Let’s start by acknowledging that, indubitably, entire dissertations have been framed around this question. I’ll also take an expansive view of what “research integrity” and “possible” signify. In my view, peer review is an important component of the research process, designed to improve research and research integrity; peer review, however, is not a panacea nor is it infallible. I can think of excellent examples of popular trade books such as I Contain Multitudes by Ed Yong, or The Invention of Nature by Andrea Wulf, which are, at least in part, research-based and did not entail a peer review process. Peer review, however, is an essential part of the process for university presses as they seek to fulfill their mission of advancing and disseminating scholarship. One can, of course, cite numerous examples of both trade and scholarly books and articles that are lacking in research integrity. Research integrity may be possible without peer review, but it would be problematic to depend on a long-term, sustainable, and reliable program of research and publication that lacked a robust process of peer review. Peer review takes many forms; it can and must be improved; publishers of books and articles are experimenting with different forms of peer review, hopeful that they might improve research integrity and inclusion. One recalls Winston Churchill’s 1947 quote about democracy: “Indeed it has been said that democracy is the worst form of Government except for all those other forms that have been tried from time to time…”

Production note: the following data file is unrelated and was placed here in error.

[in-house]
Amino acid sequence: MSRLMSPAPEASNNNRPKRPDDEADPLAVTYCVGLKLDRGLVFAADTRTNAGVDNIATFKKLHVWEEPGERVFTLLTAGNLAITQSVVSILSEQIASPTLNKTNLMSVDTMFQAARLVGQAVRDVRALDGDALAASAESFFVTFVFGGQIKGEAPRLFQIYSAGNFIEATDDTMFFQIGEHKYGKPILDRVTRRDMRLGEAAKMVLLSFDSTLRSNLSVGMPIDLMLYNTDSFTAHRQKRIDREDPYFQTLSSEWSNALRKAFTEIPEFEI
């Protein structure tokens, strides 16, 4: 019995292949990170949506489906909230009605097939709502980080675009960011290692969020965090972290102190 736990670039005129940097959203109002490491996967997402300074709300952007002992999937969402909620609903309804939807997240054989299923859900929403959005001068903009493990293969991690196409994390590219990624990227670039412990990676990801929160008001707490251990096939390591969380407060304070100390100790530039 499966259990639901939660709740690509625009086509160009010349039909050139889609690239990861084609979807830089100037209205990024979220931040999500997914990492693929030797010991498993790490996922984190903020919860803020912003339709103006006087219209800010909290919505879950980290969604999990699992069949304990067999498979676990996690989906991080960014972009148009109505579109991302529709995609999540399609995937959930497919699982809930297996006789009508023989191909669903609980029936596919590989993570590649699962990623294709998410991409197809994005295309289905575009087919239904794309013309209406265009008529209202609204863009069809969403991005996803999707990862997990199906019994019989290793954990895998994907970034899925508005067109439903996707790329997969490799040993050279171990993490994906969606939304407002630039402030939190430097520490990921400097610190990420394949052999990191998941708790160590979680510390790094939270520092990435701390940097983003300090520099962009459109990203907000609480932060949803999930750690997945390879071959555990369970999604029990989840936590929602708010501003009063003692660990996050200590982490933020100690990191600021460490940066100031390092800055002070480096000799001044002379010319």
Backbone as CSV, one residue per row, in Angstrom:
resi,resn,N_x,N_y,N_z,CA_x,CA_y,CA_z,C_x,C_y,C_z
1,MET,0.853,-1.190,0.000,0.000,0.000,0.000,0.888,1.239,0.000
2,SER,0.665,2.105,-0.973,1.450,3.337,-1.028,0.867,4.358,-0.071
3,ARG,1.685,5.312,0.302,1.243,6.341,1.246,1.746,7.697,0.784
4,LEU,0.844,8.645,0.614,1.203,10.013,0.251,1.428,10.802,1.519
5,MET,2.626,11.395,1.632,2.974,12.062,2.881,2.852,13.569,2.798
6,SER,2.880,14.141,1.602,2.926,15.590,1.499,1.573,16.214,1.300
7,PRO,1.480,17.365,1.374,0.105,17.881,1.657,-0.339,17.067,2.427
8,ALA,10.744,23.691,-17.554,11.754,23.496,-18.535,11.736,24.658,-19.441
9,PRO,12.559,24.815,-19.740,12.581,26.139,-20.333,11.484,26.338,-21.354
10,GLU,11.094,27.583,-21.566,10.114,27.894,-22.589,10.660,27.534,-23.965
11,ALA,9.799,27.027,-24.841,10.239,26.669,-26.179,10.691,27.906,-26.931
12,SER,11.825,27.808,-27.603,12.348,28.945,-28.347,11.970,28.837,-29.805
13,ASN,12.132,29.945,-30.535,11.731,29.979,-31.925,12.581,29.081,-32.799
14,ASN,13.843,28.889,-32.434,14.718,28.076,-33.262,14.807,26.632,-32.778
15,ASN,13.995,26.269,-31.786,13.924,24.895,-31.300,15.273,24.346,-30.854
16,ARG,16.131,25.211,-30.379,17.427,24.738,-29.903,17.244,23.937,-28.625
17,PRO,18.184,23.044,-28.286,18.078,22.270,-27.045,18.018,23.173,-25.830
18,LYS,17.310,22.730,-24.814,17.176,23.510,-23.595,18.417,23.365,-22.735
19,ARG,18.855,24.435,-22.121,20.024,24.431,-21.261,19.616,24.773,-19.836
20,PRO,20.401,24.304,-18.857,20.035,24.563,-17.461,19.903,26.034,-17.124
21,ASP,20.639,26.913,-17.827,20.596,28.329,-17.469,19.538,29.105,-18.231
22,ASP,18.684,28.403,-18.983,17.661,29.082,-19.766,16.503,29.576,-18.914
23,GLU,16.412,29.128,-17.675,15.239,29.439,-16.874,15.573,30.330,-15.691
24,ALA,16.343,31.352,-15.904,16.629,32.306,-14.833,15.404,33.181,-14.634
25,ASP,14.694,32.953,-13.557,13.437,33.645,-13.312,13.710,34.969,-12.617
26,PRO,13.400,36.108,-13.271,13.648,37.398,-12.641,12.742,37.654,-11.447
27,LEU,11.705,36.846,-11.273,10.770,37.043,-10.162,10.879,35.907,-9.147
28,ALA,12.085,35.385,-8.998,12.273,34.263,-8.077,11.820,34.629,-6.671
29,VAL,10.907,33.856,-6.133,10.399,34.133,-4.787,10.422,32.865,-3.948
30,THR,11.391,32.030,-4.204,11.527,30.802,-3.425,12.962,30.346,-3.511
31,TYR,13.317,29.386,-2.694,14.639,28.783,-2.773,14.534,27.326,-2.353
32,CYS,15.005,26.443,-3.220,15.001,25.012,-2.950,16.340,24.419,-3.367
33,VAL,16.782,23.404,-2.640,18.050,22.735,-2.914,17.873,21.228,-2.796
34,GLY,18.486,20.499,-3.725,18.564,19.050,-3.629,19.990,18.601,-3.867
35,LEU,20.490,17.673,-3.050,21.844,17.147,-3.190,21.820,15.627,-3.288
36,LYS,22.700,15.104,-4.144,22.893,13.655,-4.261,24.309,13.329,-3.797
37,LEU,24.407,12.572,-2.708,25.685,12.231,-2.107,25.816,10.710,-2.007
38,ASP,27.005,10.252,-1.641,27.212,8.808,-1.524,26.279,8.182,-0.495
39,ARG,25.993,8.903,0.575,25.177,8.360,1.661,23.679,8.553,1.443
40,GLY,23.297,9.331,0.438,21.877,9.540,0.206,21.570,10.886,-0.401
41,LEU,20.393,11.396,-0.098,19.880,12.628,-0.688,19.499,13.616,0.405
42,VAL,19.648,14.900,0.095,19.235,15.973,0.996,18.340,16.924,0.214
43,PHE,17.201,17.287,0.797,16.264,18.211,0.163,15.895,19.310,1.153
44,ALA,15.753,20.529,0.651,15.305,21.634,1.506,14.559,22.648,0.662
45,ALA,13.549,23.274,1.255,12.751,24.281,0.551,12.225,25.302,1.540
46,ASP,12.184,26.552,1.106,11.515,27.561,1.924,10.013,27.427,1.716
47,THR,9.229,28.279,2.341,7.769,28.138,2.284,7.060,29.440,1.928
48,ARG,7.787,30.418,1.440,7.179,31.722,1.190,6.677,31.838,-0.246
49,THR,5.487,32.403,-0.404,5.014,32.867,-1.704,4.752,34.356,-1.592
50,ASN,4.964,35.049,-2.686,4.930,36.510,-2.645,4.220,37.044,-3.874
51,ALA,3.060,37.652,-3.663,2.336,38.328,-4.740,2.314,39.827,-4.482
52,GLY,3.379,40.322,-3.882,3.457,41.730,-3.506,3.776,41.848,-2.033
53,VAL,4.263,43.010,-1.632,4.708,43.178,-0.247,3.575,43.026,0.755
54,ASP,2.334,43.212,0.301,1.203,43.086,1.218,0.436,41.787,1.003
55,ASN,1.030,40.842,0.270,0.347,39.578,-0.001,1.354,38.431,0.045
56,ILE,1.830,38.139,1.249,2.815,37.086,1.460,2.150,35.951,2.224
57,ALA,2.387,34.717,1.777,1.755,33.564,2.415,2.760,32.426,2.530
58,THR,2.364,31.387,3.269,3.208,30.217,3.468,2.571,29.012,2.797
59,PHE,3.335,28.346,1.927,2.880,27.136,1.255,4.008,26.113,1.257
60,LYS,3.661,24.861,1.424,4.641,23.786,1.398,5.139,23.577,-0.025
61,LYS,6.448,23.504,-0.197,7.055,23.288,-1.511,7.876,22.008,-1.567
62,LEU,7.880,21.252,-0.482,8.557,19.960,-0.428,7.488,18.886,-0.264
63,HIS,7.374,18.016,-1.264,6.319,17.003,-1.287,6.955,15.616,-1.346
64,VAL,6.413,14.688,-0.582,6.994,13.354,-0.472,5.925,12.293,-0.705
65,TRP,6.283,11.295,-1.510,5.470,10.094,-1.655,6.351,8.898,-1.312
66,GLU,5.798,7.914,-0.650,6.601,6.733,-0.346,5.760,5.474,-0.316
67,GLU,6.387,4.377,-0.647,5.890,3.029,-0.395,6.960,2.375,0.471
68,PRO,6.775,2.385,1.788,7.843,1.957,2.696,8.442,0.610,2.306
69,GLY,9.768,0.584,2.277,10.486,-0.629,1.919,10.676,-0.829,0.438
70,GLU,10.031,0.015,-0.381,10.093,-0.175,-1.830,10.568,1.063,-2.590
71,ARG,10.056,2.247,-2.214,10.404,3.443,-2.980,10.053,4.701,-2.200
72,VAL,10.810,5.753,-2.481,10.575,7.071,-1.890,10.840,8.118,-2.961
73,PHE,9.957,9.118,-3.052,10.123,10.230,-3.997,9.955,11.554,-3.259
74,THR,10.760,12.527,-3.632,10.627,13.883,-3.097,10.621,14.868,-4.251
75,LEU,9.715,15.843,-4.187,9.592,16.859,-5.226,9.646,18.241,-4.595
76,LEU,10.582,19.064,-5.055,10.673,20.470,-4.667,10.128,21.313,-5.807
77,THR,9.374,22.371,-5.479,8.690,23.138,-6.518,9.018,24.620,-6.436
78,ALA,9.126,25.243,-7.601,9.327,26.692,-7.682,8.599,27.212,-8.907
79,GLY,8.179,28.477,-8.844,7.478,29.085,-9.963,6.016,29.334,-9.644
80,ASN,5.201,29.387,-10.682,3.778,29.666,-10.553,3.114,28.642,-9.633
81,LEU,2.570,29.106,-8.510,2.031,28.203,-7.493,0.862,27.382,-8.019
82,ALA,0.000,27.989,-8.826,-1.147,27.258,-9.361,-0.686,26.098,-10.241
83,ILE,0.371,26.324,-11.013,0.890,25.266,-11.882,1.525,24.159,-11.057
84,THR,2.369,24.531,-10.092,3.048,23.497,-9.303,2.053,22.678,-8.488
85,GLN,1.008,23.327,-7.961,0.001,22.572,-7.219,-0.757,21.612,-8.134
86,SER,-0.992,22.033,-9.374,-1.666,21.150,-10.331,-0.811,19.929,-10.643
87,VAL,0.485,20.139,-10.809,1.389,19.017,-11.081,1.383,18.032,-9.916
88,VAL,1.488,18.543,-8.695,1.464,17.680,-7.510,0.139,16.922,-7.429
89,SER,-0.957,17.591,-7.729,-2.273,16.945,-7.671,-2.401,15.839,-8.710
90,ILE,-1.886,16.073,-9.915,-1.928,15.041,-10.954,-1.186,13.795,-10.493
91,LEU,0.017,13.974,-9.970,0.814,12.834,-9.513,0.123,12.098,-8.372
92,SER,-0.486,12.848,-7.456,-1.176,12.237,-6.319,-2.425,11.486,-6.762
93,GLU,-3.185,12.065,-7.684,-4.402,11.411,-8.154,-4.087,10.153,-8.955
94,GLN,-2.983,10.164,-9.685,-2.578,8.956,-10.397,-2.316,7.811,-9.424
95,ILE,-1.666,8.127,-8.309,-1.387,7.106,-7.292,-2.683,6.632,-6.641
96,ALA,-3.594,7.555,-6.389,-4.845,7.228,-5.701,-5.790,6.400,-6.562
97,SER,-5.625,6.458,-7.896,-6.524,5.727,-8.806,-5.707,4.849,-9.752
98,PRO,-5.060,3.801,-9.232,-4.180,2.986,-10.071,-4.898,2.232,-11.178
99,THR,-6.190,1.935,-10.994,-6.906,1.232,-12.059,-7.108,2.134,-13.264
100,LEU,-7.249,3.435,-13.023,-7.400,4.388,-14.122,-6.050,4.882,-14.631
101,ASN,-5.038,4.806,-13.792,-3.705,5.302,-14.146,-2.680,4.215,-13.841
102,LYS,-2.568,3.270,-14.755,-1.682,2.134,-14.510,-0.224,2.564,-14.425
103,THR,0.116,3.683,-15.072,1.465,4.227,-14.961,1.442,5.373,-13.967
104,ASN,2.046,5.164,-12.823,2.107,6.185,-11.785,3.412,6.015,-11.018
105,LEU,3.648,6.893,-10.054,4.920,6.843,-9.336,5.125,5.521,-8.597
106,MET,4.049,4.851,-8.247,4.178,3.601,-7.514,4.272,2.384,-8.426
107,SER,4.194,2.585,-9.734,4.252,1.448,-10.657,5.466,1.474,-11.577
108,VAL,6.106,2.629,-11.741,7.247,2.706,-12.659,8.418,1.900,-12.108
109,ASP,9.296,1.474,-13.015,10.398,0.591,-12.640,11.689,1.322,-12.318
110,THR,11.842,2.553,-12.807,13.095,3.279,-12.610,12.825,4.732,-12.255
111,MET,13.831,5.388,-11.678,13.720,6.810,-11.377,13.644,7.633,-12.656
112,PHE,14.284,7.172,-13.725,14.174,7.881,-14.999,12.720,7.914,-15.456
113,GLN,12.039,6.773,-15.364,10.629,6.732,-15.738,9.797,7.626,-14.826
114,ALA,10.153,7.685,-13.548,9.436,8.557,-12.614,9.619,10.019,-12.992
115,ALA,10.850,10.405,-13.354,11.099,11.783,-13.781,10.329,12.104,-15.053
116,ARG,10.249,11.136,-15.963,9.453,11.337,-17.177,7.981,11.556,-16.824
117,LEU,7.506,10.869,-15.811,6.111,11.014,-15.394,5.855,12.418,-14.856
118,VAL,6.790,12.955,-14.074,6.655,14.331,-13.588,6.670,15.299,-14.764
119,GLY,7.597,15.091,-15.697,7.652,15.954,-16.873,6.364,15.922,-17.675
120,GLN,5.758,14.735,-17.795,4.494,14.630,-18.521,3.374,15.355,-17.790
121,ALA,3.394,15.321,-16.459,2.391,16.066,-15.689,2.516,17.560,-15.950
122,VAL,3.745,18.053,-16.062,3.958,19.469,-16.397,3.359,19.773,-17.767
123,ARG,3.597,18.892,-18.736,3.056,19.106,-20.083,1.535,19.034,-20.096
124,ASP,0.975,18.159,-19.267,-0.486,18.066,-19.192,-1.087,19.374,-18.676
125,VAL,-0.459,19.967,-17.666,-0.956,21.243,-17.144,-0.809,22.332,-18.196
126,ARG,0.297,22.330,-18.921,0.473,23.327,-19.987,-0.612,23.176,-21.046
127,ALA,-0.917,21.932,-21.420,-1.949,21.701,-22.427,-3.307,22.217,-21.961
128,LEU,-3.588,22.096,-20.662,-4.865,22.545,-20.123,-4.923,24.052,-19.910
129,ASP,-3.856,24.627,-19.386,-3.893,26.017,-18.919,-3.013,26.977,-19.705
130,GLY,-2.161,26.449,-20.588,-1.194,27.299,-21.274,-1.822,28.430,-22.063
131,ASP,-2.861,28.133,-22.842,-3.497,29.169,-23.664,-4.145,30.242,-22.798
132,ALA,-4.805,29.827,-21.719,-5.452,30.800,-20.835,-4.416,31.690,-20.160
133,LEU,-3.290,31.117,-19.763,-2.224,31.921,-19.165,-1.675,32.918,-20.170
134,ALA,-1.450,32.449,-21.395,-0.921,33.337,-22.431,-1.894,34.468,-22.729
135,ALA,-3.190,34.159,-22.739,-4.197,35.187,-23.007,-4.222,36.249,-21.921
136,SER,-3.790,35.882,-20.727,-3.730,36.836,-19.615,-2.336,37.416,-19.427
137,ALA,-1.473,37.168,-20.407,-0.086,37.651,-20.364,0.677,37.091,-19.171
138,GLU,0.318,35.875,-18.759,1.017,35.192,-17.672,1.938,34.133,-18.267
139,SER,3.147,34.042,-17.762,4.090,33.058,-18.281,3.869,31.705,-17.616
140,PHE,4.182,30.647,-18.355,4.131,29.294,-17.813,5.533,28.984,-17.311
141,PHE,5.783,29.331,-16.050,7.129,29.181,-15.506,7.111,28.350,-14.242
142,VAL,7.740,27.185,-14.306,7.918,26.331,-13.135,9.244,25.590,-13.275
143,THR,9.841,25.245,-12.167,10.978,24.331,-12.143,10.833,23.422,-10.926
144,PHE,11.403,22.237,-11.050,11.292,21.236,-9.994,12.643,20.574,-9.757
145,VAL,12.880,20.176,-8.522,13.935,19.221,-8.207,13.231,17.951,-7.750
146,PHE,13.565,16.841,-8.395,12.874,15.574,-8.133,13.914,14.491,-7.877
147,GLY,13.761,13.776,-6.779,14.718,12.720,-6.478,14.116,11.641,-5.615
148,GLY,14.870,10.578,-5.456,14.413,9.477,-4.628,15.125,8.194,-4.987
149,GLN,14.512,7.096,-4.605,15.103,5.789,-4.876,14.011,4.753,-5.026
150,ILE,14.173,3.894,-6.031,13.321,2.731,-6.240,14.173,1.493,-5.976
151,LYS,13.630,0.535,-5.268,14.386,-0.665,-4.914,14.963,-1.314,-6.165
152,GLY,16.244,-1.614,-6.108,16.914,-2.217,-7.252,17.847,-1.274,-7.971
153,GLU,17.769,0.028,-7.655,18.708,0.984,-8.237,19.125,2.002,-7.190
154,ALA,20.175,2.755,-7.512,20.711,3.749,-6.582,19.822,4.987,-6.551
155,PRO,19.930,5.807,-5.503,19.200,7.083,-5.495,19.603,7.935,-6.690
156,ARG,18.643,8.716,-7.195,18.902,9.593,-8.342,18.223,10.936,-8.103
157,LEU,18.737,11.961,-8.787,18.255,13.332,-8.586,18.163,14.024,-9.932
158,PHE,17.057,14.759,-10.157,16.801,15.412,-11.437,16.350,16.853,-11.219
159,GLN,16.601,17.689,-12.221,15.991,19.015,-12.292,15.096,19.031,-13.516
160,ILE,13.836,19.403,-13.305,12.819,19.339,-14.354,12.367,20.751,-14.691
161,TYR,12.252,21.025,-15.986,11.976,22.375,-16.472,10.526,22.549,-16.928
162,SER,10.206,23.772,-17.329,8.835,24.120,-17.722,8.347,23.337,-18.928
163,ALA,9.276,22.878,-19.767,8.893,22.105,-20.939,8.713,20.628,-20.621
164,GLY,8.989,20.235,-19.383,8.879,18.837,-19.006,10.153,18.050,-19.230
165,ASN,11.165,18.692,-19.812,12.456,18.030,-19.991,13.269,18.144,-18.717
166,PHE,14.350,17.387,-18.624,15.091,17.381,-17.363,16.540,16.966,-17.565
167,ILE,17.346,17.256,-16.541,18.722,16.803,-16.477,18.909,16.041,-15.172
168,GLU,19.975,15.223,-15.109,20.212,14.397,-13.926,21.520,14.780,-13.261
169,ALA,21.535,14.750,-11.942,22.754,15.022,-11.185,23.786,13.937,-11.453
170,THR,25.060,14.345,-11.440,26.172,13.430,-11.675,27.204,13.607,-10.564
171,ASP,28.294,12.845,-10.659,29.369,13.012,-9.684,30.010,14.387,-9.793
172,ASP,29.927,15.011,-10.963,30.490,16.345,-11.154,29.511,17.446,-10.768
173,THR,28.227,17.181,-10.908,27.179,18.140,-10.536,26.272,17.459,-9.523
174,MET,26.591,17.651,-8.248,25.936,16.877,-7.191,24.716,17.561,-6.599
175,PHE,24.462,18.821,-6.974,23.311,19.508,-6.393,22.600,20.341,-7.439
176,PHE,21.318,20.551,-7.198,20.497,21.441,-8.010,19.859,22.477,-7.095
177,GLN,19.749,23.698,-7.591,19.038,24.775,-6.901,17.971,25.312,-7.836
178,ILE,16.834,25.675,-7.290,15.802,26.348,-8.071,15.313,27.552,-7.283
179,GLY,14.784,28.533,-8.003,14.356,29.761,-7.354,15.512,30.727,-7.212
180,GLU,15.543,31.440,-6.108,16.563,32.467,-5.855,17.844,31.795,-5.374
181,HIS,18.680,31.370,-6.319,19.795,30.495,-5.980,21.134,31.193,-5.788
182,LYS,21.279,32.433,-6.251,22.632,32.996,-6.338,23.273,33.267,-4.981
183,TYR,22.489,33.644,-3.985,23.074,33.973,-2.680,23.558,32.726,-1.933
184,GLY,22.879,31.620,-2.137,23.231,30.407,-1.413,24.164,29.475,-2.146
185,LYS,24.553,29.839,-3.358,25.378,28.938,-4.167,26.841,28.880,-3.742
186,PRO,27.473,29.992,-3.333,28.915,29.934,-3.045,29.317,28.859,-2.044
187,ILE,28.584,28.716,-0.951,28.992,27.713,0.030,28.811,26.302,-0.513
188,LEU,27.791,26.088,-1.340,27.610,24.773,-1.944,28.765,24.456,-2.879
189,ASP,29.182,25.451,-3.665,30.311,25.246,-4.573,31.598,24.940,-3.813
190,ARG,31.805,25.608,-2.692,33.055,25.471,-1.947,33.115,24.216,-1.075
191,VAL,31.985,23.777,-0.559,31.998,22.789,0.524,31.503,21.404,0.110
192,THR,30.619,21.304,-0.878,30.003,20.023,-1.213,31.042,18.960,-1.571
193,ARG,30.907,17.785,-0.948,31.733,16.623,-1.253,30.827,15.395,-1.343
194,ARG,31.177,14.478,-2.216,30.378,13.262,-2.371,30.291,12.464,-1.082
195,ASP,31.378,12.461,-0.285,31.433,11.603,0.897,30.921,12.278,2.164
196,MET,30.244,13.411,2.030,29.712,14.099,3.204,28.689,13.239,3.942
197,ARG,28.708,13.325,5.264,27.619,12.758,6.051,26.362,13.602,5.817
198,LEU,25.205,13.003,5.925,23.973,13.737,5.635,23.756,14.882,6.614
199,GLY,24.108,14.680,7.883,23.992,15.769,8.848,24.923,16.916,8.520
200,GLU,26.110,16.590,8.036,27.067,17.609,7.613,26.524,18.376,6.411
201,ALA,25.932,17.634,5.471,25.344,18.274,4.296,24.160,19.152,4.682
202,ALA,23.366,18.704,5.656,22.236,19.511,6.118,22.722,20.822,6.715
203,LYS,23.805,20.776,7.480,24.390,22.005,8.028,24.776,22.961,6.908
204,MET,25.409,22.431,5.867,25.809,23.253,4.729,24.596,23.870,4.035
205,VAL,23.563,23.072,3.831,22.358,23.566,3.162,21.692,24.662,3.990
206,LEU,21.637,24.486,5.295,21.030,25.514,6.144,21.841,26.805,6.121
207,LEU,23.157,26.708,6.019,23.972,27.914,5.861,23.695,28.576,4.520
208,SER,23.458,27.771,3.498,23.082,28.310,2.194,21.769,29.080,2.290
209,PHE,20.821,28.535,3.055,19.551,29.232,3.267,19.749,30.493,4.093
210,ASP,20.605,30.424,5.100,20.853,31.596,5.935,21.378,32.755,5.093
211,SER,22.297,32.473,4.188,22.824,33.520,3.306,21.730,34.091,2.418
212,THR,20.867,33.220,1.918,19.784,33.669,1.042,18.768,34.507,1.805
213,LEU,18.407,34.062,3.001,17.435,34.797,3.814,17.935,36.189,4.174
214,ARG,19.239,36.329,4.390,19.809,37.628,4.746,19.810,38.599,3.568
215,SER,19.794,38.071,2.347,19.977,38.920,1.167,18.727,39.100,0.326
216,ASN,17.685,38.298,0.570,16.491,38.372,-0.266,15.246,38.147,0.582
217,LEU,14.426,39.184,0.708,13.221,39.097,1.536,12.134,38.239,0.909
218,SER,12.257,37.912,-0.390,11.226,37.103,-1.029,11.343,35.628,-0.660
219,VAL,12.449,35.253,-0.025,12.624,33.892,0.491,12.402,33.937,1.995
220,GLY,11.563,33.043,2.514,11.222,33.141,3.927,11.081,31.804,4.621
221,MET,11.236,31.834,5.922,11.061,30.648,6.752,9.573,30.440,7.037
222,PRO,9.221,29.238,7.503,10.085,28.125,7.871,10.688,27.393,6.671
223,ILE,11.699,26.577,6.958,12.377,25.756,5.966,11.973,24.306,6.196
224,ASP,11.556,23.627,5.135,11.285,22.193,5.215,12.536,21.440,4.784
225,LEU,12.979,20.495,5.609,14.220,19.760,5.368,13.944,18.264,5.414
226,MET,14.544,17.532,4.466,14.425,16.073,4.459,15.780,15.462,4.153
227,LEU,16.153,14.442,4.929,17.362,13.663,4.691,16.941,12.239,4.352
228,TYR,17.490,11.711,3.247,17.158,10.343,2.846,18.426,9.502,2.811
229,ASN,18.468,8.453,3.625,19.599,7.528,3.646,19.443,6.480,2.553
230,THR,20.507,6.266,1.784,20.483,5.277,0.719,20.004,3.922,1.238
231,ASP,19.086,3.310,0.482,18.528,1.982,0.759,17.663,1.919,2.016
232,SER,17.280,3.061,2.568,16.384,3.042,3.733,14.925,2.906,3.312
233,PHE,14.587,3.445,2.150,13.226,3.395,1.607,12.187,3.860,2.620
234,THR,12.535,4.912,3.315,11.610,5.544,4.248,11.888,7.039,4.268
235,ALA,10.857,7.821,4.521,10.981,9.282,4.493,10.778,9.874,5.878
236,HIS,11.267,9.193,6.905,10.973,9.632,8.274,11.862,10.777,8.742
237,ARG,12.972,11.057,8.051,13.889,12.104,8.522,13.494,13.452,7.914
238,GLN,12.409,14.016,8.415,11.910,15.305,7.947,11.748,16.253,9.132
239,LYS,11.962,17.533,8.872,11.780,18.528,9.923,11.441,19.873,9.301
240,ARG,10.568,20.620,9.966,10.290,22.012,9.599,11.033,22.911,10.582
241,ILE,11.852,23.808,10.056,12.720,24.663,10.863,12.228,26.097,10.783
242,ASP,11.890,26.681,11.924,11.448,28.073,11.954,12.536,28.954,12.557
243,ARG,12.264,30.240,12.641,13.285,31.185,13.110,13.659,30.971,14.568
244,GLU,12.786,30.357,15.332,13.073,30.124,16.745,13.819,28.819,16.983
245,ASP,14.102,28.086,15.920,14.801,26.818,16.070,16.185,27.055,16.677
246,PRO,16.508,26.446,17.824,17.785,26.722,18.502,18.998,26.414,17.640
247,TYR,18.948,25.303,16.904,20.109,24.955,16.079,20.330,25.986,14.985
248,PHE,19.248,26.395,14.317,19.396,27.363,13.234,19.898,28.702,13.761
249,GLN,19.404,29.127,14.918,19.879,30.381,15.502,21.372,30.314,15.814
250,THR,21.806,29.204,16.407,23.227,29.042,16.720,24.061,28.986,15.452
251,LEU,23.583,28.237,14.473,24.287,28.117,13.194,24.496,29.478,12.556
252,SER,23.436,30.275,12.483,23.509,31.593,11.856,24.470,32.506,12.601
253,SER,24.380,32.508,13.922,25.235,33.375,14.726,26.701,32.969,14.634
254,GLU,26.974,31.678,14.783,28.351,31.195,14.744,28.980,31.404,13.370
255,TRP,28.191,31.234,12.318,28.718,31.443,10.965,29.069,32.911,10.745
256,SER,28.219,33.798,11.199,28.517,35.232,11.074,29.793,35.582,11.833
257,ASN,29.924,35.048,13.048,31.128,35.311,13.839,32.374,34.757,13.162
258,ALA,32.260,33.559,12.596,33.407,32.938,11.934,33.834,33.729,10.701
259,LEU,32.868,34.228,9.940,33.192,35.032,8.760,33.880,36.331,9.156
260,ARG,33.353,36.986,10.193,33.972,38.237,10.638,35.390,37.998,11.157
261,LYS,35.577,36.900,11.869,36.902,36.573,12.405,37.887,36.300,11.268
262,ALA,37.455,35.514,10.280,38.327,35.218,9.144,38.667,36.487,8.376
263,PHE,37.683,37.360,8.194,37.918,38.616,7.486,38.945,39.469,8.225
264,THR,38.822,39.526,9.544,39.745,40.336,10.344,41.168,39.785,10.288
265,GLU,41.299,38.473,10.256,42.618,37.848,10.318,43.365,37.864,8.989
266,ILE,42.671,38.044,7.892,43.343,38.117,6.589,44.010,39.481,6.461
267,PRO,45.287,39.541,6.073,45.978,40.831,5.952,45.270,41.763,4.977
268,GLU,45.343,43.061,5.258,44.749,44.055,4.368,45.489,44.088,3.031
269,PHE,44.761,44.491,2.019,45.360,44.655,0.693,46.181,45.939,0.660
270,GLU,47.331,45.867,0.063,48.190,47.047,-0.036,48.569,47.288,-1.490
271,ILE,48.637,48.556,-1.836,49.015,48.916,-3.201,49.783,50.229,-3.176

Gwen Weerts, Journals Manager and Editor-in-Chief of Photonics Focus, SPIE
Peer review has historically taken different forms. It began centuries ago as letters between scientists, before moving onto a system of scientific gatekeeping by a journal editor. It wasn’t until fairly recently that peer review evolved into the more formal systems of double- and single-anonymized review that we recognize today. Whatever the form, the purpose of peer review is, and has always been, to be held accountable to objectivity, facts, and scientific method. I don’t see a way to do that without a system of feedback from the scientific community.
Susan Willner, Publications Manager, American Society of Nephrology
I would argue that publishing integrity does not exist without peer review. Good peer reviewers are subject matter experts that can validate the quality of the research and the presentation of the information. Without such substantiation, then substandard research seeps into the public discourse.